"The people that I've come across at the center, I'm really impressed with their own sense of purpose and their own initiative to get involved," says Rick Cohen of Loma Linda Elementary School. "Sophia has been an inspiration for me. She has empowered kids to make their own decisions and get involved in their own way. You can have a strong leader and make them follow you. But you are just a figurehead. And when you take that figurehead away, you've got nothing."
Lopez-Espindola does not have the admiration of everyone. She has angered representatives of local boxer Michael Carbajal, who she says is no hero. Despite his denials of gang affiliation, she refused years ago to hang a promotional poster in her center. "We're supposed to be anti-gangs," she says.
Carbajal, convicted in 1995 of shooting a gun outside a Tempe house police said was a gang hangout, was ordered to perform community service at anti-gang agencies like Mothers Against Gangs. Carbajal and his lawyer apparently took exception to Lopez-Espindola's comments in a newspaper that he would be scrubbing the toilets along with everyone else. He never showed up, and served most of his hours on the Fort McDowell Indian reservation.
Lopez-Espindola also has been involved in public disputes with county supervisor Mary Rose Wilcox and her supporters, largely over whether minorities are receiving fair treatment at the hands of Phoenix police. Lopez-Espindola has called Wilcox and others "so-called leaders" who are too quick to cry racism rather than support law enforcement and recognize that minority youths are getting into trouble.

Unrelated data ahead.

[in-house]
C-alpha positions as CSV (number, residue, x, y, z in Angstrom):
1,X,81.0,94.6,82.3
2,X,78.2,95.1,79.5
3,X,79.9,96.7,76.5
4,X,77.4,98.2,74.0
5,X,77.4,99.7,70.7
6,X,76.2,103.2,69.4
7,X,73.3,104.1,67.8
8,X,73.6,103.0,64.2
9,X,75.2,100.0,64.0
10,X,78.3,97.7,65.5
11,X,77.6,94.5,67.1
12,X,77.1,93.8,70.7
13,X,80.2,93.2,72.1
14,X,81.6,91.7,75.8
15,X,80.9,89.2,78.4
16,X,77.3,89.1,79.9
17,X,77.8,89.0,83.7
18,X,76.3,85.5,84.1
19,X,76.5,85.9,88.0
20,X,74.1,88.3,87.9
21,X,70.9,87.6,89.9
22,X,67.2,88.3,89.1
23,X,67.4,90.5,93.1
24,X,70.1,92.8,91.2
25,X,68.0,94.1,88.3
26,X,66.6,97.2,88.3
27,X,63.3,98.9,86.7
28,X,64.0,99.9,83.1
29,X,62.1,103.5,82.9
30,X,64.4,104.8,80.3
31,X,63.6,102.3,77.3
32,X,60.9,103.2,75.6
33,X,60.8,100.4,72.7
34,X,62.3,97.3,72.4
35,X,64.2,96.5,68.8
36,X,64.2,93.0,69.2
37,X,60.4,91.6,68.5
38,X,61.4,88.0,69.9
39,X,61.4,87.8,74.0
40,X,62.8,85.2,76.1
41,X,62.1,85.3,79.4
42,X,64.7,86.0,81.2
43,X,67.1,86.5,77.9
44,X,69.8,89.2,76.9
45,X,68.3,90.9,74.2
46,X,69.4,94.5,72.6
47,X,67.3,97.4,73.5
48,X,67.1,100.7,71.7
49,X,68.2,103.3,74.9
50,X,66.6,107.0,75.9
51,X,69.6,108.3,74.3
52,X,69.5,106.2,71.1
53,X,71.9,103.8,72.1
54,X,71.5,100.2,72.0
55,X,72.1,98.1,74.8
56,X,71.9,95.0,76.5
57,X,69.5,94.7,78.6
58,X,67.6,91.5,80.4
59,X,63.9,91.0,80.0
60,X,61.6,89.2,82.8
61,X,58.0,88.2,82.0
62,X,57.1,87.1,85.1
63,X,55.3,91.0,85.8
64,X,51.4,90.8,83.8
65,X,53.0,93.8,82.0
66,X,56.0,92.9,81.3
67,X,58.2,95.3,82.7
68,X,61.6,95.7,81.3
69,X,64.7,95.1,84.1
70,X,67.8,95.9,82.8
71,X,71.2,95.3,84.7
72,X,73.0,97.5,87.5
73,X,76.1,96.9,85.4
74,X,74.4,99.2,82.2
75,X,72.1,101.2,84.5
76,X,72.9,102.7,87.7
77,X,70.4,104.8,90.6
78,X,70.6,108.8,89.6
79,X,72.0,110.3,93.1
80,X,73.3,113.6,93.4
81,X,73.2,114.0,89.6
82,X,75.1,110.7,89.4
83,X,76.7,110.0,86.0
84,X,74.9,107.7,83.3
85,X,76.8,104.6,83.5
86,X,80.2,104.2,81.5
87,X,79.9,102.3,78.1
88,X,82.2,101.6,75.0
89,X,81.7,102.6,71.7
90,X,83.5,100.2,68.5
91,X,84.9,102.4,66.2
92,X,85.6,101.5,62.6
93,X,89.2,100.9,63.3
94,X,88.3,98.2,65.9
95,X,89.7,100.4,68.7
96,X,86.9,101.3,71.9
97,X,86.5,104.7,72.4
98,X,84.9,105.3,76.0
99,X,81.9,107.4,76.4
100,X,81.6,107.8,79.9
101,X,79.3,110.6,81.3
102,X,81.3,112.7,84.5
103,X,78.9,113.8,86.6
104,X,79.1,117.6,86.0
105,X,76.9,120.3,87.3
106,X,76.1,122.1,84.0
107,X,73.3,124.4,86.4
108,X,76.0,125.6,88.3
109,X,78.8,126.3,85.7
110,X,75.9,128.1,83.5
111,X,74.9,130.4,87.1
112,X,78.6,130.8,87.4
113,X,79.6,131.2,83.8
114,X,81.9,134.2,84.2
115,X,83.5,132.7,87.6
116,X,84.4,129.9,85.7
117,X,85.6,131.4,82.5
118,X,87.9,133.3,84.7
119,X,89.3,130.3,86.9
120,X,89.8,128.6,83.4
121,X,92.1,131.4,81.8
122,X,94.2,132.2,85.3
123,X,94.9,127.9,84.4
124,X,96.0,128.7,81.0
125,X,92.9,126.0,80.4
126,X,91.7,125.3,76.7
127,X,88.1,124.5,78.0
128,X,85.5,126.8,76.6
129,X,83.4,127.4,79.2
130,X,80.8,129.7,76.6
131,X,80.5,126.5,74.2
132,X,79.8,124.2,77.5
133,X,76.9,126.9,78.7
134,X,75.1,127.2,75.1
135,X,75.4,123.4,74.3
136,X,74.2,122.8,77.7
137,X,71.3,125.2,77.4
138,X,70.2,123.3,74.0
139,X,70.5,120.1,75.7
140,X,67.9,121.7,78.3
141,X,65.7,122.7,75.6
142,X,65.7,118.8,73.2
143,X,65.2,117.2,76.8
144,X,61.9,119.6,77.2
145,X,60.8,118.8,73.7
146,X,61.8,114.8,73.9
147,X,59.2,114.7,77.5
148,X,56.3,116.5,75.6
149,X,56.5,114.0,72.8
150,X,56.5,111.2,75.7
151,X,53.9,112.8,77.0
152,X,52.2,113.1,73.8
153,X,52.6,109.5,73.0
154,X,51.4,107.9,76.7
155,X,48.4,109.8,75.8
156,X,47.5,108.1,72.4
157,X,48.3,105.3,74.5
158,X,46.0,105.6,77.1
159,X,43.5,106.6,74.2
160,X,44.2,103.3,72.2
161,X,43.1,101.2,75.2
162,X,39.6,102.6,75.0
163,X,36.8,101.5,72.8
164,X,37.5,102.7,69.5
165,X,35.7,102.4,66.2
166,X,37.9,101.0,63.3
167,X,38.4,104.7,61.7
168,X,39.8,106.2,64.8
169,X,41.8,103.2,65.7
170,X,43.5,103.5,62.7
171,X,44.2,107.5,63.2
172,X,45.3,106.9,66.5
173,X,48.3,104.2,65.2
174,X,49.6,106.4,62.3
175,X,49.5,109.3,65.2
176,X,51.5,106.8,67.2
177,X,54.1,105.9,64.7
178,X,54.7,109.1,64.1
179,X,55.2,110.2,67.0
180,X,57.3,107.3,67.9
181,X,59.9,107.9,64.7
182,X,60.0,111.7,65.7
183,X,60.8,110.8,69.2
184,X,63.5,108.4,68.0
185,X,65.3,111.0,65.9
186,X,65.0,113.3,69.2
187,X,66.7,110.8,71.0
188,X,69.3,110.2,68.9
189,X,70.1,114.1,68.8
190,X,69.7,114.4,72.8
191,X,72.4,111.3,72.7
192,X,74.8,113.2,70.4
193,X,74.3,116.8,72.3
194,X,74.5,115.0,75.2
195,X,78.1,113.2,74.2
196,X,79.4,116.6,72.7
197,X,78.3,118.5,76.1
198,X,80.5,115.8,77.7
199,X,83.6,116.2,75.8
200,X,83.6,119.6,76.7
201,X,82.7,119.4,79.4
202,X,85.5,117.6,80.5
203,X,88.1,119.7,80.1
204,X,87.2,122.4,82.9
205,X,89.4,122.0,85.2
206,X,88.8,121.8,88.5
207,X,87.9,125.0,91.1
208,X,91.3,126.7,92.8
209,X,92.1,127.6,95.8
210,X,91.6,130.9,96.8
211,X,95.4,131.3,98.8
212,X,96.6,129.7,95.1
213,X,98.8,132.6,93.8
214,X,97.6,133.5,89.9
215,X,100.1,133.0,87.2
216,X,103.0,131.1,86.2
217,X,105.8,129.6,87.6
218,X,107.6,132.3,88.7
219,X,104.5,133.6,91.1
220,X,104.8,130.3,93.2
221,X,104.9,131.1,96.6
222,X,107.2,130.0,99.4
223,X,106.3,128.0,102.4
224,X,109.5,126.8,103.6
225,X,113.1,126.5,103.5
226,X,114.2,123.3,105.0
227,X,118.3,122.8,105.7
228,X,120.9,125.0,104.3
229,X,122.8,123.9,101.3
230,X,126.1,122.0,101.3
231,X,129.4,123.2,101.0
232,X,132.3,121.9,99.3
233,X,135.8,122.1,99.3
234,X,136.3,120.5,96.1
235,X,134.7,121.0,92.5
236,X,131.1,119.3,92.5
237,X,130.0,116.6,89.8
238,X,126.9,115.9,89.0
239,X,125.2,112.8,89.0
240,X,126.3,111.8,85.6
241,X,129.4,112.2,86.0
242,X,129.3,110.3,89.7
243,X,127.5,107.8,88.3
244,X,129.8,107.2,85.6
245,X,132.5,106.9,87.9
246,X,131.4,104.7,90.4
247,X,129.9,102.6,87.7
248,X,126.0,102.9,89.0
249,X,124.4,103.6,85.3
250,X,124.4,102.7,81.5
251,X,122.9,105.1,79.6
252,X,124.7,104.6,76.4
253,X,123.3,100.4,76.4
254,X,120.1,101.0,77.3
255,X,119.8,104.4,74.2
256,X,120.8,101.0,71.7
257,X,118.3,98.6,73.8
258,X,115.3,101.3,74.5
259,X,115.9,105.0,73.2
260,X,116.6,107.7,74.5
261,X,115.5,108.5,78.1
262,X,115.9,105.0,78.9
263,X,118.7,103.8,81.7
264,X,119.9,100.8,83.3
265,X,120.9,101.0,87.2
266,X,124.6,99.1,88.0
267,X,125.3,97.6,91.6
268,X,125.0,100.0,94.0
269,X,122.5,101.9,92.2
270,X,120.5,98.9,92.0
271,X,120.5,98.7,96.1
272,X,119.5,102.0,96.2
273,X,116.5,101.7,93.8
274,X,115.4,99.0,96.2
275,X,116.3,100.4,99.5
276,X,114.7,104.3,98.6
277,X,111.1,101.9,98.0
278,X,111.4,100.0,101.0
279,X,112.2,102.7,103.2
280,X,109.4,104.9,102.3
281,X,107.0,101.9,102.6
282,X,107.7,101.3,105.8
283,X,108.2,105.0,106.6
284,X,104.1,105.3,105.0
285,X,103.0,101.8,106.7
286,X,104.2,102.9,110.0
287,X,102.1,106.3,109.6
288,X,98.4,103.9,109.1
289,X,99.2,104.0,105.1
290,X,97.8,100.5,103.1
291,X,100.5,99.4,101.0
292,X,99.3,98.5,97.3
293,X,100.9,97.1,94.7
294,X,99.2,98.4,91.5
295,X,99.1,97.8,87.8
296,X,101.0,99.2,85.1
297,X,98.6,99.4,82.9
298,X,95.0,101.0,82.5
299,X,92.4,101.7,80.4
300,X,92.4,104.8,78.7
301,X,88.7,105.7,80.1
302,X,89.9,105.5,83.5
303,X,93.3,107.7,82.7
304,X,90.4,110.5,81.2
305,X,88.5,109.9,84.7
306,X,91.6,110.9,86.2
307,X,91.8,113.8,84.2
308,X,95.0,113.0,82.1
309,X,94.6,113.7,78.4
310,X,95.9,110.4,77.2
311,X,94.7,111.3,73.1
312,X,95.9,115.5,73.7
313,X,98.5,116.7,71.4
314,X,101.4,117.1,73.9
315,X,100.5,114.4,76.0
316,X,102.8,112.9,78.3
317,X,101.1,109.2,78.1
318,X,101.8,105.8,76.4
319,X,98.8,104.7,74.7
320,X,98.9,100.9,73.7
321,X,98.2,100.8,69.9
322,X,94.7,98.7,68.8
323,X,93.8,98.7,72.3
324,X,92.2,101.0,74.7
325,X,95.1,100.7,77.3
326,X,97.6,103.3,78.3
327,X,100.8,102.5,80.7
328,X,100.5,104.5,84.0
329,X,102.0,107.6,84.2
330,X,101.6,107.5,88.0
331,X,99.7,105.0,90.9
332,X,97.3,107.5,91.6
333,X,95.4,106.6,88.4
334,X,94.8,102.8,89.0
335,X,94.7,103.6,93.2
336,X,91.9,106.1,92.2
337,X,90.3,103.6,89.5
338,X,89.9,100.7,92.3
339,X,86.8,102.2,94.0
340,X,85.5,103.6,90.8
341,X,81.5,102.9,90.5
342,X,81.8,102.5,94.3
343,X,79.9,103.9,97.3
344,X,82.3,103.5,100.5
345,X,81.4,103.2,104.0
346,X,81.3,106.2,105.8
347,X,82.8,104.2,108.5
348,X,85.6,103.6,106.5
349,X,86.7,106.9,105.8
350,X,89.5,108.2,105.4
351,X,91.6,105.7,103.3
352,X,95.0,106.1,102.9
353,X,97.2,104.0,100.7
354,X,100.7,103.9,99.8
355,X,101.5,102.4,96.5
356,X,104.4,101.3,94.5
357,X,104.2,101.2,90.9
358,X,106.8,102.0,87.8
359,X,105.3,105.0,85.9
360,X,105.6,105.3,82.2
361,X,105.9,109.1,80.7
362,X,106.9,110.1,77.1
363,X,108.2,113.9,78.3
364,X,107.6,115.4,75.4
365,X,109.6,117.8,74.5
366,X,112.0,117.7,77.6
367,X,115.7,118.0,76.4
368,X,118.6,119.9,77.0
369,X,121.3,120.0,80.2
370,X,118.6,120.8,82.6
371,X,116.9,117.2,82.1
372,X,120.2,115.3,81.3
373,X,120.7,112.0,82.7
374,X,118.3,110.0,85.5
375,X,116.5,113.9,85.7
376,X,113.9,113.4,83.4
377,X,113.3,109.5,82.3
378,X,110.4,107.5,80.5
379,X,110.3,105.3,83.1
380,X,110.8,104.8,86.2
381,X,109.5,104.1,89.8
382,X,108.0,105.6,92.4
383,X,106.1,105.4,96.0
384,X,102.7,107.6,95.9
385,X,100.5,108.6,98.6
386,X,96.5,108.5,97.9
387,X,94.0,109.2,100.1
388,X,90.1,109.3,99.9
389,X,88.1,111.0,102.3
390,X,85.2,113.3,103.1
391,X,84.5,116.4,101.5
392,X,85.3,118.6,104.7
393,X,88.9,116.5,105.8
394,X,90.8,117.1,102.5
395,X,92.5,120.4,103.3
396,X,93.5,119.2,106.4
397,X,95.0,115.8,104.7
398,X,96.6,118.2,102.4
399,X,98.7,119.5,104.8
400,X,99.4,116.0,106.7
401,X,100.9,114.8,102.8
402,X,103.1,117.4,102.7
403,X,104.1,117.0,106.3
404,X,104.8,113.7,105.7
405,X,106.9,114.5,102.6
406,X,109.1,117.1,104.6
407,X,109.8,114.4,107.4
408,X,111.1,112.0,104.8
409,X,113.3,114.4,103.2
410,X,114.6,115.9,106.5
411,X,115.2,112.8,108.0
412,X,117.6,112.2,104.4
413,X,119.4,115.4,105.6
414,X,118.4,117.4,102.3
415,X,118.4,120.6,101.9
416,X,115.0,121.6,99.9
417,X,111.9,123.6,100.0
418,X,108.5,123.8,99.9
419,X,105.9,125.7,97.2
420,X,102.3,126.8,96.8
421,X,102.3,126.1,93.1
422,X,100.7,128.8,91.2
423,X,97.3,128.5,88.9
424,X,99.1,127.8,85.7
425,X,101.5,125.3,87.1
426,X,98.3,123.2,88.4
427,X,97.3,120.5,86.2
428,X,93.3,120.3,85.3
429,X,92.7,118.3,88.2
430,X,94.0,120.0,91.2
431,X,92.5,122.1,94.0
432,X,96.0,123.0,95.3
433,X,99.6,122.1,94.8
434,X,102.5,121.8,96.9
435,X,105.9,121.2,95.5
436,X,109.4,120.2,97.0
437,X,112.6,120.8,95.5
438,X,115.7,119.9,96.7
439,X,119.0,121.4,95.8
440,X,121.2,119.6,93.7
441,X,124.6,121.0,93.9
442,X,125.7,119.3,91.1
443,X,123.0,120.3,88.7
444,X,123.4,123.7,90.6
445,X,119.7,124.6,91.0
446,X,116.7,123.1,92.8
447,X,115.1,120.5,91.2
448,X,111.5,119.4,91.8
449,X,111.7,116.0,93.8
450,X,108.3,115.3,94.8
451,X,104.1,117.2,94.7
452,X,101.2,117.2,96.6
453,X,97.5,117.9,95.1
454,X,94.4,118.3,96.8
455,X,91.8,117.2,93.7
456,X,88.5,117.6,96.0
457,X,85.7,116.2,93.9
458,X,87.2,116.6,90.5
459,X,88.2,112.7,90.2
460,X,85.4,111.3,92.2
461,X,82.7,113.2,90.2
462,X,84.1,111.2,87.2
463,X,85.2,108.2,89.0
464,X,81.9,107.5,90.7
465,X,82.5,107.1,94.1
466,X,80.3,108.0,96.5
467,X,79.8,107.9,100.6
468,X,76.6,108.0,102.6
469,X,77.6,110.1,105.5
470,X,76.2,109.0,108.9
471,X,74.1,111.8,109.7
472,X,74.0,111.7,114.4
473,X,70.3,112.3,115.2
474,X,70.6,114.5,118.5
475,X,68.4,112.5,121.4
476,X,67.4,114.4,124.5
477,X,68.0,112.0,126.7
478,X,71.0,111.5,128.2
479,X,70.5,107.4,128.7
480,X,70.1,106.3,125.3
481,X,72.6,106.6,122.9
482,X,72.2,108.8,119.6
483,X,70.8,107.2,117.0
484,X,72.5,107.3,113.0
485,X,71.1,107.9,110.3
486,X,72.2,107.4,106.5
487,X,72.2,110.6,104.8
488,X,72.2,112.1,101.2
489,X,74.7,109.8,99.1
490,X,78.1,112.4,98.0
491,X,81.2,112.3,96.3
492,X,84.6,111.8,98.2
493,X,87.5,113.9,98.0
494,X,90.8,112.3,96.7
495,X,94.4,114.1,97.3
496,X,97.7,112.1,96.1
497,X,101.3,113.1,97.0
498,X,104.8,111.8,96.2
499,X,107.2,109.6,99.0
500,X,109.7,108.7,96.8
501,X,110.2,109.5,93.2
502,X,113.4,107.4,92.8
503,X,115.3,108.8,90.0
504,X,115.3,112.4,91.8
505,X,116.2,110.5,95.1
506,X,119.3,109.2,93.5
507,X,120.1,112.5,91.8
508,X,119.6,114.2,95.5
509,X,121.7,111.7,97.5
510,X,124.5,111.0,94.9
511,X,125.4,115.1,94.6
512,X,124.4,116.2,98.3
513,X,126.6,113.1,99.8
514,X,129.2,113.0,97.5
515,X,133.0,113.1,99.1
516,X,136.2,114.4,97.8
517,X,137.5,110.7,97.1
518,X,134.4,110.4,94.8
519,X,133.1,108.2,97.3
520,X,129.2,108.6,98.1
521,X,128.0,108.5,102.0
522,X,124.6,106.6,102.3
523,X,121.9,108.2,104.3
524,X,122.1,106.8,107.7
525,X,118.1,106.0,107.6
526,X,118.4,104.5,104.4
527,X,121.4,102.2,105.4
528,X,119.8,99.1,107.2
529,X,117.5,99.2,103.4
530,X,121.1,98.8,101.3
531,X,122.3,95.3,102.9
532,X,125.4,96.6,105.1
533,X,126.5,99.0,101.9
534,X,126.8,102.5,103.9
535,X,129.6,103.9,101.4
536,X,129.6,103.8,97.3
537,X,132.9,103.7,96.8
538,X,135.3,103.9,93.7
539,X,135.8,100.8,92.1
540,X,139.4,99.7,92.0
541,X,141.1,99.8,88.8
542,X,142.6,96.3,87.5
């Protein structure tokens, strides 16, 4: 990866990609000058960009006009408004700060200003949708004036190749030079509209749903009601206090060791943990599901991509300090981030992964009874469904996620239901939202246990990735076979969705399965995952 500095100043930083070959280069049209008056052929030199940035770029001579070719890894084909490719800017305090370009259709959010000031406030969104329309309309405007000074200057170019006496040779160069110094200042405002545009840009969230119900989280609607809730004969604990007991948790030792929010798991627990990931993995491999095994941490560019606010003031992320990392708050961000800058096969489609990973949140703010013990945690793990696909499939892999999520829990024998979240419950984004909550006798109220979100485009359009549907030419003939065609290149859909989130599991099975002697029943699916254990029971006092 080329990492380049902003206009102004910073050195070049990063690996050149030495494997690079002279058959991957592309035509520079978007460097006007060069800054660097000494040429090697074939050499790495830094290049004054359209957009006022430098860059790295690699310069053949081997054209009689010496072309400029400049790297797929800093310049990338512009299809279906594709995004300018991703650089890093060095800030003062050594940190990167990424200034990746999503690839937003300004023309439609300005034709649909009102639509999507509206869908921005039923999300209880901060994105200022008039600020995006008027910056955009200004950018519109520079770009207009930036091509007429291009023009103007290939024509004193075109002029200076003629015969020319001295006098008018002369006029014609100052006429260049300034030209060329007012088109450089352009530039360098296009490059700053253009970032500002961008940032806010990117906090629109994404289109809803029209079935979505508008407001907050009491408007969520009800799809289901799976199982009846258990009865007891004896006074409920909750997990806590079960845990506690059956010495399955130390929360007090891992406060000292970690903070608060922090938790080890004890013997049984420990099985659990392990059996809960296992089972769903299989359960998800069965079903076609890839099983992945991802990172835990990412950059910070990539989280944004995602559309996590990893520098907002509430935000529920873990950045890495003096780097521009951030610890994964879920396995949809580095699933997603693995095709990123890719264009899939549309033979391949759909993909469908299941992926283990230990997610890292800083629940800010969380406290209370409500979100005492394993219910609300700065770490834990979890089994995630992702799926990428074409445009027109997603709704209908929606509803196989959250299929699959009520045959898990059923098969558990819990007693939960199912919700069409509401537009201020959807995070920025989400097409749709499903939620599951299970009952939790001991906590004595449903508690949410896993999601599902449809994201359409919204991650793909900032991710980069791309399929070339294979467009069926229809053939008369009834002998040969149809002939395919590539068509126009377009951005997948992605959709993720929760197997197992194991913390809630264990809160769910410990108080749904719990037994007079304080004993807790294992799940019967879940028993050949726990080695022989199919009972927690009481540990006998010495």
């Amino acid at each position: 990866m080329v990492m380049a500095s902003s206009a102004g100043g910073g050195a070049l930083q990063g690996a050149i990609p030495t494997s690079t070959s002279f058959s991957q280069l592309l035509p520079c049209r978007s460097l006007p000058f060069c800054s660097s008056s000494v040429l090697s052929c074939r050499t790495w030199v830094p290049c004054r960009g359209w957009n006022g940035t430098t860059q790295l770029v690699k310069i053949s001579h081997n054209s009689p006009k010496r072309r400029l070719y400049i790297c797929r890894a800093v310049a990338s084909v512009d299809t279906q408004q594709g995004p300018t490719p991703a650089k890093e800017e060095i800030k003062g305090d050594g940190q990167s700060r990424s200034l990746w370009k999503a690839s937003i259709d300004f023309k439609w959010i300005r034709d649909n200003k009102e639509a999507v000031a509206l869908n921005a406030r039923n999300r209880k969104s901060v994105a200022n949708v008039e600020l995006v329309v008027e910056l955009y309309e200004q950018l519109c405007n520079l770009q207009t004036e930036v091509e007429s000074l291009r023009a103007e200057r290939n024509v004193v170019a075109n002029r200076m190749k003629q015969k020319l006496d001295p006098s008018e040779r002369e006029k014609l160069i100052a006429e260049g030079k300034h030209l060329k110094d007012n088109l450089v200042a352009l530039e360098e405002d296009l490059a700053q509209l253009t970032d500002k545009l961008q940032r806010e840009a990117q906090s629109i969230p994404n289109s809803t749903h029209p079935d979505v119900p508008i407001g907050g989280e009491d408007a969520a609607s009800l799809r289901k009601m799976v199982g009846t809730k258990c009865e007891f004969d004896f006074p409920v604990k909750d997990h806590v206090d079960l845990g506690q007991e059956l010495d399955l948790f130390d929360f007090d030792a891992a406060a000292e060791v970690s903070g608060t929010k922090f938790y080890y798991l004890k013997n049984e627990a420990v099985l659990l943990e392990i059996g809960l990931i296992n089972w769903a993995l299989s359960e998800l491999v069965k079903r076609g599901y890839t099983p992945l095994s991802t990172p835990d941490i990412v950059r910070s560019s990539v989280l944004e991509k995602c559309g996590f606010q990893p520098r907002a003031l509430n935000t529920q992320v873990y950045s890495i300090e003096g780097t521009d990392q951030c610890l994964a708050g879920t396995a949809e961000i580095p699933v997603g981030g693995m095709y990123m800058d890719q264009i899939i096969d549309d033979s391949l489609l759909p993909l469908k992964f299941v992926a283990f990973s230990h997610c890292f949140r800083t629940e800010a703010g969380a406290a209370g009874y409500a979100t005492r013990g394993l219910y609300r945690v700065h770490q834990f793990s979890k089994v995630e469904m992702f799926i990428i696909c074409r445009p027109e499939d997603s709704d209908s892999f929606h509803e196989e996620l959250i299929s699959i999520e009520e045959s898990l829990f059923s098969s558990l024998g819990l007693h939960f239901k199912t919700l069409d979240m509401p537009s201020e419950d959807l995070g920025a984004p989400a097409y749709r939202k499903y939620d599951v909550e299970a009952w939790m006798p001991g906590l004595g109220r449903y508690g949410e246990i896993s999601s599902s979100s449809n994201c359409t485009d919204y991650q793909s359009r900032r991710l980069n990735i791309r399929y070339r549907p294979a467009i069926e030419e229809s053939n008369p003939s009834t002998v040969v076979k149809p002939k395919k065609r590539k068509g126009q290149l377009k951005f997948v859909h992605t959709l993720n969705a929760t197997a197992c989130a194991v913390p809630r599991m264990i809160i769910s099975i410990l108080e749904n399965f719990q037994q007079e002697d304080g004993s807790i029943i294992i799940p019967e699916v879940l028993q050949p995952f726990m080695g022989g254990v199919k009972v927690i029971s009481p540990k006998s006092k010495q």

Lopez-Espindola also alleges the Wilcox camp was behind her election-fraud troubles. During an aborted 1996 attempt to run for Maryvale Justice of the Peace, Lopez-Espindola was charged with falsifying election registration documents submitted with her nominating petitions. She was accused of contacting signers after their voter registration was challenged in court, making them sign new registration forms, then back-dating them to make it appear as if they were submitted when they first signed her petitions.
Lopez-Espindola believes the whole case was politically motivated by Wilcox's supporters and says she was following the advice of an election official related to Wilcox. That official has denied telling Lopez-Espindola to do anything improper.
She eventually pleaded guilty to three charges; the remaining 30 counts were dismissed. She was placed on a year's probation and ordered to perform 200 hours of community service. Her probation was terminated early in August 1998 and her offenses were reclassified as misdemeanors.